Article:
Heineken shares slide as profit outlook underwhelms

Feb 14, 2024

LONDON (Reuters) -Heineken’s profit forecast disappointed investors on Wednesday, sending its shares down 6.5% as the world’s second-largest brewer struck a more downbeat tone than rivals.

The Dutch brewer said annual operating profit growth could be anywhere between a low and high single-digit percentage in 2024, having warned that tough economic conditions could weigh on demand in some markets this year.

Analysts had been anticipating a 9.9% increase on average, as sharp increases in costs ease off.

Chief Executive Dolf van den Brink told analysts that Heineken did expect to sell more beer in 2024 and a number of other factors weighing on its performance in recent years should recede. But the company remained cautious.

“We also learned our lesson: the world is a volatile place,” he said, adding the company had a broad global footprint, including in some unstable markets.

Chief financial officer Harold van den Broek added that Heineken could be helped by factors like better weather, sporting events and wage inflation giving people more money to spend on beer.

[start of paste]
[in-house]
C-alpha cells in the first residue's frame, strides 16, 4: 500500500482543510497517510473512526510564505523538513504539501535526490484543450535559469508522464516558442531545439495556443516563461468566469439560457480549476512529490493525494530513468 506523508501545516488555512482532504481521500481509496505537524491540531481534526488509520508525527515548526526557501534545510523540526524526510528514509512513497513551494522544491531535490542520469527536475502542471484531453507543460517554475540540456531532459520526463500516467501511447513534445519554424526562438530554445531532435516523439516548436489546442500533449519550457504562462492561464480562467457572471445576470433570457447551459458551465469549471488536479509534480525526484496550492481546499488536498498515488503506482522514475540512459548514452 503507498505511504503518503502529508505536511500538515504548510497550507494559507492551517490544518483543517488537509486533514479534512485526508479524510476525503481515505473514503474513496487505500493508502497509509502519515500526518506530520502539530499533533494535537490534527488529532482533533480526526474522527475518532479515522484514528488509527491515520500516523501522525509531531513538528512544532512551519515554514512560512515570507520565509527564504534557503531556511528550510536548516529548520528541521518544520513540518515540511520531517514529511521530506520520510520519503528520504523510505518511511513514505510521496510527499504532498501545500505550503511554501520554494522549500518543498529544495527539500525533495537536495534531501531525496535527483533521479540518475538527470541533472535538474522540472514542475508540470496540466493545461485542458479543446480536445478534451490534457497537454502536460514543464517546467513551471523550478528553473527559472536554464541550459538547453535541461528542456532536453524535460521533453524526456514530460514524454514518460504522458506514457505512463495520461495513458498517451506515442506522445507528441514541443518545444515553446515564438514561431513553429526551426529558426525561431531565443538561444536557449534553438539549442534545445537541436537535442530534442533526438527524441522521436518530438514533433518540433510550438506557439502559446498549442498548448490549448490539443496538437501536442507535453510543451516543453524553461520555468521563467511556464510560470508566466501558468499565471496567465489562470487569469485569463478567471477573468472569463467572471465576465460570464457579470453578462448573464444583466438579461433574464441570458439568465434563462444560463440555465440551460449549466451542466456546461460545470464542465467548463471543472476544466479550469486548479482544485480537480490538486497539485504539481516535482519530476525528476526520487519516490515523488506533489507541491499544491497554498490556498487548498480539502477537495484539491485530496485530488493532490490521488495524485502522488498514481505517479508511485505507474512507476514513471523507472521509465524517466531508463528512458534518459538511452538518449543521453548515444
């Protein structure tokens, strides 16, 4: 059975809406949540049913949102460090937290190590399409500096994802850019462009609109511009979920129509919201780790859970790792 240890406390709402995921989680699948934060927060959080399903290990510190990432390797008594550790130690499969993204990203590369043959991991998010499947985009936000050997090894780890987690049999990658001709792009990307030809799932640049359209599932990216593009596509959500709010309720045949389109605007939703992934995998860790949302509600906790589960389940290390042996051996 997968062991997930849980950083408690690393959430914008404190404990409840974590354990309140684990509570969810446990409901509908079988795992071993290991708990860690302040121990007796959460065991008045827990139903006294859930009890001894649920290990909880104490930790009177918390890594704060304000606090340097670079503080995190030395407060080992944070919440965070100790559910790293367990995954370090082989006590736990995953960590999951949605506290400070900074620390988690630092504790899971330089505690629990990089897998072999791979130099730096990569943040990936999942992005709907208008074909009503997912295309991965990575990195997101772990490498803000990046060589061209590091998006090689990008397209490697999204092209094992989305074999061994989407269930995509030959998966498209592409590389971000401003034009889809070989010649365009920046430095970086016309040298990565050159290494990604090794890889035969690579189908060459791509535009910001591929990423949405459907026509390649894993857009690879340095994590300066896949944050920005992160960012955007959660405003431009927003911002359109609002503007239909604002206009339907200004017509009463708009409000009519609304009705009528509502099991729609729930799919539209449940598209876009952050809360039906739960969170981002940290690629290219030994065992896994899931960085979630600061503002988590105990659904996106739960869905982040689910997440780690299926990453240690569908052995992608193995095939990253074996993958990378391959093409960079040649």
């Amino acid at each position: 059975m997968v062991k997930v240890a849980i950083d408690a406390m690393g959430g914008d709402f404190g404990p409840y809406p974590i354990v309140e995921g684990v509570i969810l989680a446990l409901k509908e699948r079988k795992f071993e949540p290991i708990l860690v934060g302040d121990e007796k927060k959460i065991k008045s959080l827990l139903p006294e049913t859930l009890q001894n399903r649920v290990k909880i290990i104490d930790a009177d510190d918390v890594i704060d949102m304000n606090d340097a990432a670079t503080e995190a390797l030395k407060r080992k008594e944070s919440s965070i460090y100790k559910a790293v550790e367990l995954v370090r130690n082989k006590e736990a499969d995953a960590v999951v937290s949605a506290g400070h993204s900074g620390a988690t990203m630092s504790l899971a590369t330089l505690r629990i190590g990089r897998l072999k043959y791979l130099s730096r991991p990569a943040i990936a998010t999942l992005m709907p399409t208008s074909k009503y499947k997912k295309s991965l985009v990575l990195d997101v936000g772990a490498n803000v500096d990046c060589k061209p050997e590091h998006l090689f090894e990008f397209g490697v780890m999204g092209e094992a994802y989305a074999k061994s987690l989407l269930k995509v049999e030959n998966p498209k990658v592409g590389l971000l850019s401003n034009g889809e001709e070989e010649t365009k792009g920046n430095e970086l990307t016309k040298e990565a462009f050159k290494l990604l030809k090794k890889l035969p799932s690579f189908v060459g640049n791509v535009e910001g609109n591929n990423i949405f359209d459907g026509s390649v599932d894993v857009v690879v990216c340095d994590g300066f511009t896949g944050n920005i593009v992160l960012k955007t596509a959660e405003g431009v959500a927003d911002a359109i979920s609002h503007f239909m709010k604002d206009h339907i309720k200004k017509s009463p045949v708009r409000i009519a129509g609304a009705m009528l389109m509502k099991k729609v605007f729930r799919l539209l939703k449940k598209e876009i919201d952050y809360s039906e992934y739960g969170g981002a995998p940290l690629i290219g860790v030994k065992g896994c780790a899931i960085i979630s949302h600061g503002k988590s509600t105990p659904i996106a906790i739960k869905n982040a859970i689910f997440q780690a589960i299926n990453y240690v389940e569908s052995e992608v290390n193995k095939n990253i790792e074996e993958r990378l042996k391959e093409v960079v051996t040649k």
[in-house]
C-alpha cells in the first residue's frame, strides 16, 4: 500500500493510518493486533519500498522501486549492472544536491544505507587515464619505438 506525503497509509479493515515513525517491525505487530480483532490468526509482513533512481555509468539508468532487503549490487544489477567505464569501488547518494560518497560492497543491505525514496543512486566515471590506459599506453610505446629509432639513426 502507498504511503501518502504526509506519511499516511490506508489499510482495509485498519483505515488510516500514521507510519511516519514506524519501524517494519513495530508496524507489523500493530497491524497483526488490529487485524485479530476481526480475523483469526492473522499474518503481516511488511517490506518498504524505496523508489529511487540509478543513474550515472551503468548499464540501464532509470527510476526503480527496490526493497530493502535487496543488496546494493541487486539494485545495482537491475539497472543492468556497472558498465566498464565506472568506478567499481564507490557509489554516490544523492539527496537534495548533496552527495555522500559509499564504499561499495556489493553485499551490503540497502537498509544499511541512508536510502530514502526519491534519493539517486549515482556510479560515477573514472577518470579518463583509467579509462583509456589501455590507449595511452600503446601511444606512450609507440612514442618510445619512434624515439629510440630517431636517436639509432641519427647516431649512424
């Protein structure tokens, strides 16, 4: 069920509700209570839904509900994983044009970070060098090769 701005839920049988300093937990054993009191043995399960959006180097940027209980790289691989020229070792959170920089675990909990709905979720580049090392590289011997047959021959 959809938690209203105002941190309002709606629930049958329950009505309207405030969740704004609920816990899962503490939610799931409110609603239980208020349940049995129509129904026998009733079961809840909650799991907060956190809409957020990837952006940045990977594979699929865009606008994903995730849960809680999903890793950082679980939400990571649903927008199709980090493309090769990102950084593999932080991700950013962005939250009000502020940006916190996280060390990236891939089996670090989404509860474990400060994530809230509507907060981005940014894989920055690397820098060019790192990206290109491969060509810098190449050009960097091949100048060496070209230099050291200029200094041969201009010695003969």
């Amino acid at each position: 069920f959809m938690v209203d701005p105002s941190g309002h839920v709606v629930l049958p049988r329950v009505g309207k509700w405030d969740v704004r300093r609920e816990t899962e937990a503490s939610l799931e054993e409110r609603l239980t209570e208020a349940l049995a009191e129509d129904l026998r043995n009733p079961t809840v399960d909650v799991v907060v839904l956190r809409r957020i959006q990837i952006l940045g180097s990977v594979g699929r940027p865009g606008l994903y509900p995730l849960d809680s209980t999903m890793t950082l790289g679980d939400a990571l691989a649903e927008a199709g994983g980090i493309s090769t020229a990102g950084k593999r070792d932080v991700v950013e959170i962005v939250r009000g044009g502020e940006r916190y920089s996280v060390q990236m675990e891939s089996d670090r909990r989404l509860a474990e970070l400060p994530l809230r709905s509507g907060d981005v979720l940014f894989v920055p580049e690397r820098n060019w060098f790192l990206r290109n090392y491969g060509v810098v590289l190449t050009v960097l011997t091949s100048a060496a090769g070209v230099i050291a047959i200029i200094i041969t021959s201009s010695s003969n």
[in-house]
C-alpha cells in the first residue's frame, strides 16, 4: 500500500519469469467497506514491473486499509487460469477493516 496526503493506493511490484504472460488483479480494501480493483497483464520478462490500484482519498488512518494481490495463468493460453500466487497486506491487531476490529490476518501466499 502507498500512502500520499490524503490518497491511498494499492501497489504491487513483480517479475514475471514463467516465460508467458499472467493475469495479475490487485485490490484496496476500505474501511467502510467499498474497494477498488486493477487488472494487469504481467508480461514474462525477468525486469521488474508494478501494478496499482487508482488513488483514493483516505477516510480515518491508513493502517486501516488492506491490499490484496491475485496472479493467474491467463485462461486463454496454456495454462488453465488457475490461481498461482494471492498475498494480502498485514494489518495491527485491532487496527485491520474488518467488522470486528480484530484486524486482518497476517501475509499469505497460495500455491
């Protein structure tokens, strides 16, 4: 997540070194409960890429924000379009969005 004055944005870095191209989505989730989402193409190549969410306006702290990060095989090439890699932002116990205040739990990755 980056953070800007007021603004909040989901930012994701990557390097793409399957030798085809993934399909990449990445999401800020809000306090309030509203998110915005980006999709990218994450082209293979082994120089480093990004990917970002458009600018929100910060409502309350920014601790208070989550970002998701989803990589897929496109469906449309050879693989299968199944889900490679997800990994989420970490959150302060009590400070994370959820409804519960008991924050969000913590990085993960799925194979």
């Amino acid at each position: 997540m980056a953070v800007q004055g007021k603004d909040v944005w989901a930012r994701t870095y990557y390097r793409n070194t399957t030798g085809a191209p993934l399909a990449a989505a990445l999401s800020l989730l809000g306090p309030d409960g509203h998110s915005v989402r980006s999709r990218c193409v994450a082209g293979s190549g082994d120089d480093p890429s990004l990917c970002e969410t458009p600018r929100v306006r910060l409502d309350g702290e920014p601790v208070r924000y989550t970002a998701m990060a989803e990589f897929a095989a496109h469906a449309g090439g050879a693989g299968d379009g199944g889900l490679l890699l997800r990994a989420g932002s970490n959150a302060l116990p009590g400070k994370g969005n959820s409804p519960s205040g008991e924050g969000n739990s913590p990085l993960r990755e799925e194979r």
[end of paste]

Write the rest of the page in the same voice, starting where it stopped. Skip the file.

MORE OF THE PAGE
But, he added, events outside of Heineken’s control could also drag on its business.

The comments contrasted with the more upbeat tone of Heineken’s peers. Carlsberg, for example, recently raised its medium-term targets for revenue and operating profit and the industry broadly is expected to benefit from margin expansion this year.

Heineken should be getting on board with that more positive story, said Tom O’Hara, portfolio manager at Janus Henderson, a Heineken investor.

“This year is meant to be good for them,” he said.


Heineken still faces possible disruption in the key markets of Nigeria and Vietnam, which largely drove a 4.7% decline in volumes in 2023 and helped force a guidance cut in July.

Even in markets where it performed strongly, like Mexico and Brazil, Heineken would like to see broader market growth to feel reassured, van den Brink said.

Heineken will focus on restoring volume growth in 2024, which was hurt in 2023 by steep price increases to offset high costs.

It did not expect to significantly hike prices further in regions like Europe, van den Brink said.

Input costs would still rise slightly in 2024. Costs of commodities like sugar were rising in emerging markets, while in Europe Heineken expects to increase wages, executives said.

Heineken’s shares were down 6.27% at 1518 GMT.

($1 = 0.9331 euros)

(Reporting by Emma Rumney; editing by Sonali Paul, David Goodman and Elaine Hardcastle)


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